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Unit 3 Algebraic Transformations & Quadratics

Ms. June L. Blackwell, nbct

Keep track of your progress on each concept by checking the appropriate box as we go through the unit.
Concept List

Know a little

Need Practice

I Got it!
Evaluating & Graphing
Piece-wise Functions

Evaluating & Graphing
Greatest Integer Functions

Algebraic Transformations

Function Operations


Graphing Conic Sections

Completing the Square

Quadratic Formula & Discriminant

Graphing & Solving Systems of Linear
& Quadratic Equations/Inequalities

Quadratic Transformations

Determine Whether a Function is
Even or Odd

A-APR.1 Understand that polynomials form a system analogous to the integers, namely, they
are closed under the operations of addition, subtraction, and multiplication; add, subtract,
and multiply polynomials.

A-APR.3 Identify zeros of polynomials when suitable factorizations are available, and use the
zeros to construct a rough graph of the function defined by the polynomial.

A-REI.1 Explain each step in solving a simple equation as following from the equality of numbers
asserted at the previous step, starting from the assumption that the original equation has a
solution. Construct a viable argument to justify a solution method.

A-REI.4 Solve quadratic equations in one variable.
b. Solve quadratic equations by inspection (e.g., for x
= 49), taking square roots, completing the
square, the quadratic formula and factoring, as appropriate to the initial form of the
equation. Recognize when the quadratic formula gives complex solutions and write them
as a bi for real numbers a and b.

A-REI.7 Solve a simple system consisting of a linear equation and a quadratic equation in
two variables algebraically and graphically.

A-REI.11 Explain why the x-coordinates of the points where the graphs of the equations
y = f(x) and y = g(x) intersect are the solutions of the equation f(x) = g(x); find the
solutions approximately, e.g., using technology to graph the functions, make tables of
values, or find successive approximations

A-CED.1 Create equations and inequalities in one variable and use them to solve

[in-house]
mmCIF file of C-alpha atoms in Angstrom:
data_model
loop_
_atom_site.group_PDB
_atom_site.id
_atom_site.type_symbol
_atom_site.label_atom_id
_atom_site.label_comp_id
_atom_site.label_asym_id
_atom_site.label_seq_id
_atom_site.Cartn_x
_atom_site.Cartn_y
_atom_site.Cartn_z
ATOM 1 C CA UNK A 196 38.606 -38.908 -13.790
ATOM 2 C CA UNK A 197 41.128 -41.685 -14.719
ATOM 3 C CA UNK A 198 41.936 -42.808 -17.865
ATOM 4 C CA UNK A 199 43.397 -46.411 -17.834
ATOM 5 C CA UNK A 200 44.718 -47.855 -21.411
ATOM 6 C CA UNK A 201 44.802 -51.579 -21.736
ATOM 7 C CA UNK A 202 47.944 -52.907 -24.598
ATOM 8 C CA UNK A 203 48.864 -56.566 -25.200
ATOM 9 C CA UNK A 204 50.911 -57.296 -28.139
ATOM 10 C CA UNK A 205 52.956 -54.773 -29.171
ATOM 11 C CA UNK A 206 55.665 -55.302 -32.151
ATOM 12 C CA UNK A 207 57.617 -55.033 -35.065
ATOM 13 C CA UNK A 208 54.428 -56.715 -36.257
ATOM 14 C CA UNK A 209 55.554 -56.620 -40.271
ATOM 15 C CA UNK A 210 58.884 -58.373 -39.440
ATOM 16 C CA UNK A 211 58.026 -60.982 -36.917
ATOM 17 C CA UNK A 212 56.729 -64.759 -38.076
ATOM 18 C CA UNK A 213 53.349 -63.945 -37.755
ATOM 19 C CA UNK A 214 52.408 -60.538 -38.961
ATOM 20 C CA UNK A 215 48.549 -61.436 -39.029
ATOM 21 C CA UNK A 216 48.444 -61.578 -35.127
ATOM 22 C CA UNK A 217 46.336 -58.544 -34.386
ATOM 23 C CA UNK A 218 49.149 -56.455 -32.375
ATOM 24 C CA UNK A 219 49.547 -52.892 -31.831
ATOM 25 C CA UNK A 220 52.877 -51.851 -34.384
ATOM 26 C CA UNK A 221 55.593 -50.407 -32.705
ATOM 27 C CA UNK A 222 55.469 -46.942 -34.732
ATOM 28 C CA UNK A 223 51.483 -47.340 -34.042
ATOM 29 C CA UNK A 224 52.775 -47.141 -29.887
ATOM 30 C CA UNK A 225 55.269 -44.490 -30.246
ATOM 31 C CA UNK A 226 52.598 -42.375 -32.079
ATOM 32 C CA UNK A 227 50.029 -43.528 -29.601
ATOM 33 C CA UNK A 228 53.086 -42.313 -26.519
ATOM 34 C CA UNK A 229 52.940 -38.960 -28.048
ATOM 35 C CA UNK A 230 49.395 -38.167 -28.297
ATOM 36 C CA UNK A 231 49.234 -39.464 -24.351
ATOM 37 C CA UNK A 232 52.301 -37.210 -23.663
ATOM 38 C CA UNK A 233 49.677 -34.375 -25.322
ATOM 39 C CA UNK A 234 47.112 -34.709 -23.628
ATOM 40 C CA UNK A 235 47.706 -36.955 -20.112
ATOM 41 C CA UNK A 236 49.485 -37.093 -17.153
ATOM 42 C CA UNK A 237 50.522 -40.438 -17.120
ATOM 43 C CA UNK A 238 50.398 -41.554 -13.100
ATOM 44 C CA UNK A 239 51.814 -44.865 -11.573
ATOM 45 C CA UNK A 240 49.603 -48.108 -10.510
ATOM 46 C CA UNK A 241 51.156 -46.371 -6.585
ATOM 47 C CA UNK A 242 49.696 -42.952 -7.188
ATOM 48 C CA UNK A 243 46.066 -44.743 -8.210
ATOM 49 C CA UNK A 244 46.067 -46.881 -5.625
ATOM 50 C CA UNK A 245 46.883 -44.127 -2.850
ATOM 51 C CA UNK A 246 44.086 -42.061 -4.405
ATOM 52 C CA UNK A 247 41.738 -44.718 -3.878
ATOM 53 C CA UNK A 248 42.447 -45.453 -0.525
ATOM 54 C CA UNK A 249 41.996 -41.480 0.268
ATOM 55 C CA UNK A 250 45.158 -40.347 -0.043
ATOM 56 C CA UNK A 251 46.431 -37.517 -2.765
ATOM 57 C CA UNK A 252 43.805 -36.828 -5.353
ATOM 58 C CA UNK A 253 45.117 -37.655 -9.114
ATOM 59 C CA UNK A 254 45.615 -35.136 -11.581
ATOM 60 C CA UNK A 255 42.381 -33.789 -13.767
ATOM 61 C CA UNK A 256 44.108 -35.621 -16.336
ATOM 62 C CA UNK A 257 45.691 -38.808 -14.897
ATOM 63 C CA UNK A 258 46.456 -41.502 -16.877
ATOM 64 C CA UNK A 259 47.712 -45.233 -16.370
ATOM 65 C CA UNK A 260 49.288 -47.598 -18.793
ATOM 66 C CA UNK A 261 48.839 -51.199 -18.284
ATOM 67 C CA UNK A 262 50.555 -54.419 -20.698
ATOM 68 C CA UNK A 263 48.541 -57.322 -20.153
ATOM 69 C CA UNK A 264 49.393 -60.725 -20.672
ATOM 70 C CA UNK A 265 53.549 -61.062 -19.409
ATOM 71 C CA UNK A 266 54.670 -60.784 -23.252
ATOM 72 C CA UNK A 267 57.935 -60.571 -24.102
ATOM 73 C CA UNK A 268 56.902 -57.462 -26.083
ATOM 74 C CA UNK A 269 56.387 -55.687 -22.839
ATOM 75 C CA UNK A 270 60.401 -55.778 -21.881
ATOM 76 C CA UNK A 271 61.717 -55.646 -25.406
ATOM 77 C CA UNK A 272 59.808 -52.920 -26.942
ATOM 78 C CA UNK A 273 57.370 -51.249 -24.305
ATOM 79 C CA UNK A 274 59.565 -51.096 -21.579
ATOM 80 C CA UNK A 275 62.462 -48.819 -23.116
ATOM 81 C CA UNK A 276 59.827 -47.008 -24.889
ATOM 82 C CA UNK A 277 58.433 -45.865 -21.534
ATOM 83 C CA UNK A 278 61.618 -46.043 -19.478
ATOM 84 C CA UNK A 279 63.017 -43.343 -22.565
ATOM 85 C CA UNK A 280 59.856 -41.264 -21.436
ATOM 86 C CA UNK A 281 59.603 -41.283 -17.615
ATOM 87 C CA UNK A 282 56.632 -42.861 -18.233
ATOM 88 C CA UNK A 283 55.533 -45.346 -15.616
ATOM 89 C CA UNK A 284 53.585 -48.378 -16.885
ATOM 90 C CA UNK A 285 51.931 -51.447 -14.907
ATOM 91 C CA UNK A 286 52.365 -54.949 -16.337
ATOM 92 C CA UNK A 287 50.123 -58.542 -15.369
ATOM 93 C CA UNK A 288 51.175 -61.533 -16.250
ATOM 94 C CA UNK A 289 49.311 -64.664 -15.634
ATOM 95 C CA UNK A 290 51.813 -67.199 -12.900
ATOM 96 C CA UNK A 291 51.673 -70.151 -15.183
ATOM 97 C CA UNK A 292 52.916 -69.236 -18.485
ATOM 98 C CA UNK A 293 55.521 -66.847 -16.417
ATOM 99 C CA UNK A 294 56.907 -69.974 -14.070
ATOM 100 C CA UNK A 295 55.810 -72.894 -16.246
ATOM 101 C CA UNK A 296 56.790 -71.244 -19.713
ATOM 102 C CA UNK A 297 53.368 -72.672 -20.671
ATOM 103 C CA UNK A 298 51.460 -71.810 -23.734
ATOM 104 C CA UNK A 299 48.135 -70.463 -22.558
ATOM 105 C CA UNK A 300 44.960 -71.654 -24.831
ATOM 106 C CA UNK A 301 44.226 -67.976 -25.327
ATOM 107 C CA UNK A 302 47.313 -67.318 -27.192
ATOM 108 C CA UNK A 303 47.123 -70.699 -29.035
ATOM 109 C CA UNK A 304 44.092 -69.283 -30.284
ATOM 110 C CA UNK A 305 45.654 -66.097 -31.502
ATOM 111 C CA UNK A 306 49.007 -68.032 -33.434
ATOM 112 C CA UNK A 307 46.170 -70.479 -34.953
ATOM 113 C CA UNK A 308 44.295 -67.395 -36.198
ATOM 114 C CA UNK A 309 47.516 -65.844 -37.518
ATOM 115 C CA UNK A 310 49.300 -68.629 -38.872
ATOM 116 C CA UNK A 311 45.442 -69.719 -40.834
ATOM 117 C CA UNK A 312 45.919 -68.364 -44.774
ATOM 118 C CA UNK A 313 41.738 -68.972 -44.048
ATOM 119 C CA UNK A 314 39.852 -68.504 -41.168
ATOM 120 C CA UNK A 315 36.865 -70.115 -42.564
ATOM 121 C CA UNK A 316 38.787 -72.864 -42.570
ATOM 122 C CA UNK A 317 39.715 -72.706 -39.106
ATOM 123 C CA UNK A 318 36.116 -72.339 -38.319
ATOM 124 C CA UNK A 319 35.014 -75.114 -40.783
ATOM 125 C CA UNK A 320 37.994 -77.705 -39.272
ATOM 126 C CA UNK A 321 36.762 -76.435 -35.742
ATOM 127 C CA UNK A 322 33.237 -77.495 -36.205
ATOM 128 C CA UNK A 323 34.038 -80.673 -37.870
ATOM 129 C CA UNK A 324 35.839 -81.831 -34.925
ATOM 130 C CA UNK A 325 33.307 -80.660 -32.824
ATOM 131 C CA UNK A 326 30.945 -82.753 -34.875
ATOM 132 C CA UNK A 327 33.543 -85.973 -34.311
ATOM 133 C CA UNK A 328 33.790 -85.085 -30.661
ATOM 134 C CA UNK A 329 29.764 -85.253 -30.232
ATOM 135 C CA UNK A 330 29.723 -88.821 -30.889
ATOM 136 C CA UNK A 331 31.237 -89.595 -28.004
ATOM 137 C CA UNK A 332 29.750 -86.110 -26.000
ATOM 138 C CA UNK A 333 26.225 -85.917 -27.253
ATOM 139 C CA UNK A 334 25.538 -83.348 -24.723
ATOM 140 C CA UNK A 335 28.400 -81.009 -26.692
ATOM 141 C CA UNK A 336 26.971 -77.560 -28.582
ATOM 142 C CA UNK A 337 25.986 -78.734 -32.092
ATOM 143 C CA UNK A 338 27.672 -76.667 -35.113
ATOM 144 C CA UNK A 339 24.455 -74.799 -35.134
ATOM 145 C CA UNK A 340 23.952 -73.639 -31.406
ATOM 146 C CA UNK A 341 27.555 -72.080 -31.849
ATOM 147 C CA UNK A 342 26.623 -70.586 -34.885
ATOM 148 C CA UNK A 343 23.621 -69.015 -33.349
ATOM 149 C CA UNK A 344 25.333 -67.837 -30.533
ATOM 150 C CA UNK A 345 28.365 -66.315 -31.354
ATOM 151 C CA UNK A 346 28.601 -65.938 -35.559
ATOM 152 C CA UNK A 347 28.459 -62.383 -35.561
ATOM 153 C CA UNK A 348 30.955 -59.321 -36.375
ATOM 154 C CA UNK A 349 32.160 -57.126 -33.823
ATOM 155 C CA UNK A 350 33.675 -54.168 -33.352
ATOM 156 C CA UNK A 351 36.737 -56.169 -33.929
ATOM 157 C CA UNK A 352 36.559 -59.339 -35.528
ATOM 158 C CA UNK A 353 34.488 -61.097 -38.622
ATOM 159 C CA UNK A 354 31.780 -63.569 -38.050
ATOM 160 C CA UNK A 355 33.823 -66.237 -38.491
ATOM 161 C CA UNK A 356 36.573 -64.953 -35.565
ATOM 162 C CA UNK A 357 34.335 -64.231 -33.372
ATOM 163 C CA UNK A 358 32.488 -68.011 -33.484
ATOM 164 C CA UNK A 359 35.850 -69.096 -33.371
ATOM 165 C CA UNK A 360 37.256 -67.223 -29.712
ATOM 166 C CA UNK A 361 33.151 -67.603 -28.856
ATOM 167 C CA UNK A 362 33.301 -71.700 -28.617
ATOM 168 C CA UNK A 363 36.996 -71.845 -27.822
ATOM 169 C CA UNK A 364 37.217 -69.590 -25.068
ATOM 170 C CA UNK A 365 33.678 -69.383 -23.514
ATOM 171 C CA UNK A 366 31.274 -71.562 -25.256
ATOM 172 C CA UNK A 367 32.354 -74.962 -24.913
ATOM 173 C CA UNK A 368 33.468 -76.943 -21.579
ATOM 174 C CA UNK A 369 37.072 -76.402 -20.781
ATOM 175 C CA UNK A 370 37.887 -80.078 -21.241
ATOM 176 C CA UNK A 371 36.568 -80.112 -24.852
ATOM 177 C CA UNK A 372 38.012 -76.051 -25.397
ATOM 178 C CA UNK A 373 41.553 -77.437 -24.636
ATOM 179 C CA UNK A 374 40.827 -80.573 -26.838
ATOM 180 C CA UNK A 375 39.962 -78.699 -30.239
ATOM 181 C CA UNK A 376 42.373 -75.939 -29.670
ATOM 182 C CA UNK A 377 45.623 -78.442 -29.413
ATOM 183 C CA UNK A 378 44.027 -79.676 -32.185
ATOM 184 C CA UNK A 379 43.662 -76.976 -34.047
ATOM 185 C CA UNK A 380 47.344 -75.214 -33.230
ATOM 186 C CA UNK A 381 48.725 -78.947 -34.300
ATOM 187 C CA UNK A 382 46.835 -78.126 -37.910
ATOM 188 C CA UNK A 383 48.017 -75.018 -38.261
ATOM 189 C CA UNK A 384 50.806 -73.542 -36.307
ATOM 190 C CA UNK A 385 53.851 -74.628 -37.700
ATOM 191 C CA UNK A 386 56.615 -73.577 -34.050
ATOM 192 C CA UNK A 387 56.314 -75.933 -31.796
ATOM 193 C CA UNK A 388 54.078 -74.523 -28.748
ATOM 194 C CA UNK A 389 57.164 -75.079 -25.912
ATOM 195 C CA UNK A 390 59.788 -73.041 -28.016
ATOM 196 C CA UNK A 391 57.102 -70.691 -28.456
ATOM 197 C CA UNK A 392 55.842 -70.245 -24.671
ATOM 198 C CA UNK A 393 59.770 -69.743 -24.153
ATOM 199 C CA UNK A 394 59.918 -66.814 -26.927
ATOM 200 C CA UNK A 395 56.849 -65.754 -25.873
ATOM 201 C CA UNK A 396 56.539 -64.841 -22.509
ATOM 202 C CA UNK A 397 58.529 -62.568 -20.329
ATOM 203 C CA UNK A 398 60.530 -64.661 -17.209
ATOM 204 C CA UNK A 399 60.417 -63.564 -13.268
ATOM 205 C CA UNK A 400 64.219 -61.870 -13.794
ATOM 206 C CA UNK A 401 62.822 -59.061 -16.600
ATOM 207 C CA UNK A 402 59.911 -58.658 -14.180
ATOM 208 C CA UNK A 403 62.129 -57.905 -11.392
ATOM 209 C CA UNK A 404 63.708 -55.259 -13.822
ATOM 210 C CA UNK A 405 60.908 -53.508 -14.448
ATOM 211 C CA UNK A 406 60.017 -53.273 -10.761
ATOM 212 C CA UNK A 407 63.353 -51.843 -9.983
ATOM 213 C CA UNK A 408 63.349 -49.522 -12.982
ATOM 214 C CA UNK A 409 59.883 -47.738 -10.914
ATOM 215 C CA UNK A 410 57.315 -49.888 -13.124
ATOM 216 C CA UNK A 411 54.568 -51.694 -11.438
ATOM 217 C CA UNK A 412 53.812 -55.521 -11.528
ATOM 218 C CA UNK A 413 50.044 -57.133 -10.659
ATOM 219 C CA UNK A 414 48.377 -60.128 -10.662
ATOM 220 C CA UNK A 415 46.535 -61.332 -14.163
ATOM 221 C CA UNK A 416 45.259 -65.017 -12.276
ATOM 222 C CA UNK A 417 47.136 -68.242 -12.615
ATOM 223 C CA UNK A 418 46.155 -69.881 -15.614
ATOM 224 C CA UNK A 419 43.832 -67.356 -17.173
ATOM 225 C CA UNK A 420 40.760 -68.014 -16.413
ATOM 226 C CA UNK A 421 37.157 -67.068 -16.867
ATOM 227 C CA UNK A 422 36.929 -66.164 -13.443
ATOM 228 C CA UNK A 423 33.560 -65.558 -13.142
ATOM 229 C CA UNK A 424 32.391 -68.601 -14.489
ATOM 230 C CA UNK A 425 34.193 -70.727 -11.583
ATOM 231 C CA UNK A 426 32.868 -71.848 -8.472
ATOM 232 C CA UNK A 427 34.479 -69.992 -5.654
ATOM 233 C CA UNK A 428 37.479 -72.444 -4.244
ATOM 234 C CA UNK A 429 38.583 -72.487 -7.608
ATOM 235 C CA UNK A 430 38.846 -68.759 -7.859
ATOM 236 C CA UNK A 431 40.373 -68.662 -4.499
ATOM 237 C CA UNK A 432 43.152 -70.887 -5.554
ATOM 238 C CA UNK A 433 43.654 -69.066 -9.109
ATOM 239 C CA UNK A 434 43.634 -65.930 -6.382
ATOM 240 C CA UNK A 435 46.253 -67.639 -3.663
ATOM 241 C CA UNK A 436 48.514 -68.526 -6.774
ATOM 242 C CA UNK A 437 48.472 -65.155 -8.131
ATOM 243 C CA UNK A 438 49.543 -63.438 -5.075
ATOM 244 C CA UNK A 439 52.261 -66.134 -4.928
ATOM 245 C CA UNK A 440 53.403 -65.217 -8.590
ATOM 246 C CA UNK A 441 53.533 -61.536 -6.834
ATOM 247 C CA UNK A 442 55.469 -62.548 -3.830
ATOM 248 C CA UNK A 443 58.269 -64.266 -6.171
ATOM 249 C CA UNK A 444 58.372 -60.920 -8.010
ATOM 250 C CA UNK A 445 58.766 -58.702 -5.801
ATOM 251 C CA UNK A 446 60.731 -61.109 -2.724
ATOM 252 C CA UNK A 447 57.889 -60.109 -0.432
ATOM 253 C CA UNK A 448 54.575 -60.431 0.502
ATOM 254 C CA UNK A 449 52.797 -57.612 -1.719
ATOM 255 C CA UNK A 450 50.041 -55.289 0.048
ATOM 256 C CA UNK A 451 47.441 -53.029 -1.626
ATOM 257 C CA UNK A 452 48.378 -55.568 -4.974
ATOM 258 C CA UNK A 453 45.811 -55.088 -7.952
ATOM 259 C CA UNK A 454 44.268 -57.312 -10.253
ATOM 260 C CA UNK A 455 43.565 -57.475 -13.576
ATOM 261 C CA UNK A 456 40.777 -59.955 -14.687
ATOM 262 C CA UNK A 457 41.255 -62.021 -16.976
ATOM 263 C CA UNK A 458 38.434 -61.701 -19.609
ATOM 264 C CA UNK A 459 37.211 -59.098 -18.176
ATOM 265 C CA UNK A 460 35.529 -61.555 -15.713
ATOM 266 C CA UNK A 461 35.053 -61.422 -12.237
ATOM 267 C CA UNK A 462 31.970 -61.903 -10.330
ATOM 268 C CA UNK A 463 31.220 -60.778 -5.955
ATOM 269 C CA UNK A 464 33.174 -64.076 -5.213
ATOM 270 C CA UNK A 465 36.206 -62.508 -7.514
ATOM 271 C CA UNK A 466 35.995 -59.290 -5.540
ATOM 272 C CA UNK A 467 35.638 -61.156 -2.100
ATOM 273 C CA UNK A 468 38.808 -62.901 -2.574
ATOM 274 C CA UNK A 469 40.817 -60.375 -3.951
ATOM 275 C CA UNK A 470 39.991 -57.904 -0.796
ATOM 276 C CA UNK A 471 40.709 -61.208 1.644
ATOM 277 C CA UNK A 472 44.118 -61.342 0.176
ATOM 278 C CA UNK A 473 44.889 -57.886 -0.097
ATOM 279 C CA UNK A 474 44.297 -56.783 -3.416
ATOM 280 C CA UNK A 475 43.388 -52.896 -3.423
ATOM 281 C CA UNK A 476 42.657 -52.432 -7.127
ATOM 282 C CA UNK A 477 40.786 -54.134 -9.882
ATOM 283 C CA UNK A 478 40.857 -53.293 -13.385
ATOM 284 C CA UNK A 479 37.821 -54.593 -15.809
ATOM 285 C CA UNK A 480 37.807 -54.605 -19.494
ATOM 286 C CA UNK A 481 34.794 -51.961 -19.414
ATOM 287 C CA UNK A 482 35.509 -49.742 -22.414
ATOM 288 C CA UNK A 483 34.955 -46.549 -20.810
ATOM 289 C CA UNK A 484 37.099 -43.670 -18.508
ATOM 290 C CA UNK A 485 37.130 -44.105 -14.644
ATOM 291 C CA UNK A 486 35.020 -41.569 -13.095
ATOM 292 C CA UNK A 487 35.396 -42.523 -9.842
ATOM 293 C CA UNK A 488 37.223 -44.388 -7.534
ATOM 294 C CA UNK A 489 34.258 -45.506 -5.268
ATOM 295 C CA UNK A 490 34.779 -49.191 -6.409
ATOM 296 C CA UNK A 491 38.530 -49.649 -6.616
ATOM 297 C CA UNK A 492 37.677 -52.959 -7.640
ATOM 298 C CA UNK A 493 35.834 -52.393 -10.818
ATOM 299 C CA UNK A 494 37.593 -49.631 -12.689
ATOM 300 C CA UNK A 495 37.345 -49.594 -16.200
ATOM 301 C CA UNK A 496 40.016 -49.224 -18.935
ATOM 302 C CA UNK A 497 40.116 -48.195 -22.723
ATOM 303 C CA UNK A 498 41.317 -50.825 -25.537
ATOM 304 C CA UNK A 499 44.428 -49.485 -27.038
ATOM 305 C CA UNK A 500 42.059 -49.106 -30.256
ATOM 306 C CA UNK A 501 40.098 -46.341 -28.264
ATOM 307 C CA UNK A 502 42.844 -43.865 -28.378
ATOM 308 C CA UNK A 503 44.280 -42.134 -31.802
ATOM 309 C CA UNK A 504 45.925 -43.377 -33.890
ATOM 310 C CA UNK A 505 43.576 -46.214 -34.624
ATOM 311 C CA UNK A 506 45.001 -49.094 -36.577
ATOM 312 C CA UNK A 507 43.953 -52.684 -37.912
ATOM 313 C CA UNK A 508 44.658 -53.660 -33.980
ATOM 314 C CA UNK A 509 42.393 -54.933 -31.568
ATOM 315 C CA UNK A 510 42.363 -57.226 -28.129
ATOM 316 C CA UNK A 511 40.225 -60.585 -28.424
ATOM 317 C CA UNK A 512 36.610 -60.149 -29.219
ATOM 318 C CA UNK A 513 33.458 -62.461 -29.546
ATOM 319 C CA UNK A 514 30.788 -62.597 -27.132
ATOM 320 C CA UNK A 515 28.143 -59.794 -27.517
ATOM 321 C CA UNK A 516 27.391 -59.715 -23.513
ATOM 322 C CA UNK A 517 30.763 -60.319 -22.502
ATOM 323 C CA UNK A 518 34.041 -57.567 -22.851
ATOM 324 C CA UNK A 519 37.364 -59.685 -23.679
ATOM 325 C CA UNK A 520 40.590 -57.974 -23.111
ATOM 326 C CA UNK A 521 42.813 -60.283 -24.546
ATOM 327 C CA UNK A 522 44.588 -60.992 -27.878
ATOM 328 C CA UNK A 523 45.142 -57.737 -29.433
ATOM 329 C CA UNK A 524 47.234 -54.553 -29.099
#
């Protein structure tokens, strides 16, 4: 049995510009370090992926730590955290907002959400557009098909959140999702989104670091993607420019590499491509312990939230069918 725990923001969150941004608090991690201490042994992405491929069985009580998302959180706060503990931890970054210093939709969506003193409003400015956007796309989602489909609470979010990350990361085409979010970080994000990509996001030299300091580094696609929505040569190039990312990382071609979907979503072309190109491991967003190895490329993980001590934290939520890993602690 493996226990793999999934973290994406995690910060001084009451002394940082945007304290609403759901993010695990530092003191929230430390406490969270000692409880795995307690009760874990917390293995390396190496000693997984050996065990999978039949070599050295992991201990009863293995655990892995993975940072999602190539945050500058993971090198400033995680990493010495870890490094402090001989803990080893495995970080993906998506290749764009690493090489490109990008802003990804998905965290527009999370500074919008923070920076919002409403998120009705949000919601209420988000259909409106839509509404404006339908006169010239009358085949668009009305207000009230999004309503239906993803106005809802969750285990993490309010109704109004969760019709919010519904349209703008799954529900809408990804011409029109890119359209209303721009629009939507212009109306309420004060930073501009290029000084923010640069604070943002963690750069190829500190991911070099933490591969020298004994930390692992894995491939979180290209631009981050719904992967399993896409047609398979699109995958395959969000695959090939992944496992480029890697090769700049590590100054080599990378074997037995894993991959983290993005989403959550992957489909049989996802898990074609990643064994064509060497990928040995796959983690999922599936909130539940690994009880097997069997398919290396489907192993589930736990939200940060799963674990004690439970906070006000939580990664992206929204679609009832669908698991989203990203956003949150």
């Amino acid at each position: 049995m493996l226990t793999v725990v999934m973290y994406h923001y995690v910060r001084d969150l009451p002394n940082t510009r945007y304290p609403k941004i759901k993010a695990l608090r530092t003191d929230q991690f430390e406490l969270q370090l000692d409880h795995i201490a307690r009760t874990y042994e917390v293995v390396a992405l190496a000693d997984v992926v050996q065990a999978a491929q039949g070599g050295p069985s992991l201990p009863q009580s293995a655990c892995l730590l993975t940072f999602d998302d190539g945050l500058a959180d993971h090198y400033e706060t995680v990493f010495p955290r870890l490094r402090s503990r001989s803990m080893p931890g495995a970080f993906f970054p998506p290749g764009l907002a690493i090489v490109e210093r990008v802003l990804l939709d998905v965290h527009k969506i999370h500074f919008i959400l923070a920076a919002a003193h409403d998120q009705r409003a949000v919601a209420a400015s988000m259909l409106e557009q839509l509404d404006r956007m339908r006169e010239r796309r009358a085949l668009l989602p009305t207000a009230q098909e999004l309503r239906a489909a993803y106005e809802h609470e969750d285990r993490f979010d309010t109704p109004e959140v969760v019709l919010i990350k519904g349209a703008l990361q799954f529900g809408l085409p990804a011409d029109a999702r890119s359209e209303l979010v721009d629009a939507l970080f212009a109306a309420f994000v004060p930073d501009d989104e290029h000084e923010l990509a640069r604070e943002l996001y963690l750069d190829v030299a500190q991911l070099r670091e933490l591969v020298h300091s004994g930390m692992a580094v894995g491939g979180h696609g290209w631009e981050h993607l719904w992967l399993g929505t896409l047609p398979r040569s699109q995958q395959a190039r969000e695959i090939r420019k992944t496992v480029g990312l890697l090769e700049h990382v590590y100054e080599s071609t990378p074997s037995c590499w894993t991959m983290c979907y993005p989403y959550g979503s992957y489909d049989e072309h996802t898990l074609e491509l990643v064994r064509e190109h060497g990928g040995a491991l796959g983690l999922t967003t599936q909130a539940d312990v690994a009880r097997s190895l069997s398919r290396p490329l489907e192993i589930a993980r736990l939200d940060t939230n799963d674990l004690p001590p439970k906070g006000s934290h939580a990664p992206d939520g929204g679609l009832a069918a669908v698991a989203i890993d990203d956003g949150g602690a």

problems. Include equations arising from linear and quadratic functions, and simple
rational and exponential functions.

A-CED.3 Represent constraints by equations or inequalities, and by systems of equations
and/or inequalities, and interpret solutions as viable or nonviable options in a modeling
context. For example, represent inequalities describing nutritional and cost constraints on
combinations of different foods.

F-IF.2 Use function notation, evaluate functions for inputs in their domains, and interpret
statements that use function notation in terms of a context.

F-IF.4 For a function that models a relationship between two quantities, interpret key features
of graphs and tables in terms of the quantities, and sketch graphs showing key features
given a verbal description of the relationship. Key features include: intercepts; intervals where
the function is increasing, decreasing, positive, or negative; relative maximums and minimums;
symmetries; end behavior; and periodicity.

F-IF.5 Relate the domain of a function to its graph and, where applicable, to the
quantitative relationship it describes.

F-IF.8 Write a function defined by an expression in different but equivalent forms to reveal
and explain different properties of the function.
a. Use the process of factoring and completing the square in a quadratic function
to show zeros, extreme values, and symmetry of the graph, and interpret these in
terms of a context.

F-BF.1 Write a function that describes a relationship between two quantities.
a. Determine an explicit expression, a recursive process, or steps for calculation
from a context.
b. Combine standard function types using arithmetic operations.

F-BF.3 Identify the effect on the graph of replacing f(x) by f(x) + k, k f(x), f(kx), and f(x + k) for
specific values of k (both positive and negative); find the value of k given the graphs. Experiment
with cases and illustrate an explanation of the effects on the graph using technology. Include
recognizing even and odd functions from their graphs and algebraic expressions for them.